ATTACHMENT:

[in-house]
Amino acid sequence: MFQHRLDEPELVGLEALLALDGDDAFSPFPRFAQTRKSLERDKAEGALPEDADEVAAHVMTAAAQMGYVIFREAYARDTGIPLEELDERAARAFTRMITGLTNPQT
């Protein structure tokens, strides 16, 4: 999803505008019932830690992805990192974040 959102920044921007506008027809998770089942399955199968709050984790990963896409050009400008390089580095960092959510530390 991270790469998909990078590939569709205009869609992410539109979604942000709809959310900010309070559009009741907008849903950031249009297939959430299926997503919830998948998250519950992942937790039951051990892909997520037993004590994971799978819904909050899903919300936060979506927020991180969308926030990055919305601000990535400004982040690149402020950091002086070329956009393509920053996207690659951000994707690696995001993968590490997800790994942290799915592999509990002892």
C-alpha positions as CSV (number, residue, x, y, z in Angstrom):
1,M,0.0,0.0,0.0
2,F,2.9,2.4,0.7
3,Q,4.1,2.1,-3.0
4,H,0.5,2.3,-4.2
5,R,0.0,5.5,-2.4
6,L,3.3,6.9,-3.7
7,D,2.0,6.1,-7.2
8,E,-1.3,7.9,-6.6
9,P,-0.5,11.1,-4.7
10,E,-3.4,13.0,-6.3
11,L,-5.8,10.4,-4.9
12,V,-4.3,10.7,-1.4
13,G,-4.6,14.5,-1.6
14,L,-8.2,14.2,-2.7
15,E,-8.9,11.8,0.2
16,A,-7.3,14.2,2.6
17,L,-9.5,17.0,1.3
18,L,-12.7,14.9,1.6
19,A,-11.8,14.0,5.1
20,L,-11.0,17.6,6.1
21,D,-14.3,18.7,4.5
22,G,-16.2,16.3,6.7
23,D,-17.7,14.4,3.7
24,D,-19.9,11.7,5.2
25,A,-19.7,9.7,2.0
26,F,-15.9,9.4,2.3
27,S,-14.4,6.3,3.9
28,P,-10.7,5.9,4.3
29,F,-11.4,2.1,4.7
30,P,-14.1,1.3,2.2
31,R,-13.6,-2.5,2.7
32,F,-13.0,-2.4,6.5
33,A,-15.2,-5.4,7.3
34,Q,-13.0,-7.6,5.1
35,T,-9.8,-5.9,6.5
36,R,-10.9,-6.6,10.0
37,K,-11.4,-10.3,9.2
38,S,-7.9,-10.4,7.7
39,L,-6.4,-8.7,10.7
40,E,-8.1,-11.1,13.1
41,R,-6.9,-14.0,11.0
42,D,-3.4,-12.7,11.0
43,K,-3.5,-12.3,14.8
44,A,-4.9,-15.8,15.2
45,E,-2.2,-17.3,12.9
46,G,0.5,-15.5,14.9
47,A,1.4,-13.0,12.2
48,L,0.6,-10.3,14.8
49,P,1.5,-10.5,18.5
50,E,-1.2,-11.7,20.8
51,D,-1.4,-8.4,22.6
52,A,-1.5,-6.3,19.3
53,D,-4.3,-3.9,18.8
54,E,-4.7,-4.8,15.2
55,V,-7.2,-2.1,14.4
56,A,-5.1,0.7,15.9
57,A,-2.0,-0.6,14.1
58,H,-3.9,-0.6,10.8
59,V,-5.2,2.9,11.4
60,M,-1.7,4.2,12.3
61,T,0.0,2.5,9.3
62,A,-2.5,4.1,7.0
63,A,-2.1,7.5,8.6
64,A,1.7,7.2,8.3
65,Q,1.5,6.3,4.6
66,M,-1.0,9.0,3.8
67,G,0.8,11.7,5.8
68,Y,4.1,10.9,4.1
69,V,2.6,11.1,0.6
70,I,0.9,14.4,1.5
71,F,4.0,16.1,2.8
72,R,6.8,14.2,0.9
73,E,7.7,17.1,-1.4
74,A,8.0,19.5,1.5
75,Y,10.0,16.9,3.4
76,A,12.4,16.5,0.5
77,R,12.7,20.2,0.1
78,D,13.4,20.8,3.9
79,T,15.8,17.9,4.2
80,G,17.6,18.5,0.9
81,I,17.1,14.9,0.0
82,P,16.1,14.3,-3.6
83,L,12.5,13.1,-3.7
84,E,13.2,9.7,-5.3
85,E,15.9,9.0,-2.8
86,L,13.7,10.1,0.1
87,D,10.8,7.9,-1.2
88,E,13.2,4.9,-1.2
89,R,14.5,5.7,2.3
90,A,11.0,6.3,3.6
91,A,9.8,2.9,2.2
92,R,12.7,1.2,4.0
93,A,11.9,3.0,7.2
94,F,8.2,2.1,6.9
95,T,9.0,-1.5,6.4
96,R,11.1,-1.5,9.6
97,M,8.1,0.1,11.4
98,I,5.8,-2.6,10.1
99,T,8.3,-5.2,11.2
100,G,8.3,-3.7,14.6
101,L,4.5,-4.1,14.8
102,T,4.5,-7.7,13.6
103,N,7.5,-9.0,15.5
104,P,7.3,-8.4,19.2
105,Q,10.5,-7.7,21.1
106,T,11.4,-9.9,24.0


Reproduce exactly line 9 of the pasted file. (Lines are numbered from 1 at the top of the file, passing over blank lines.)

5,R,0.0,5.5,-2.4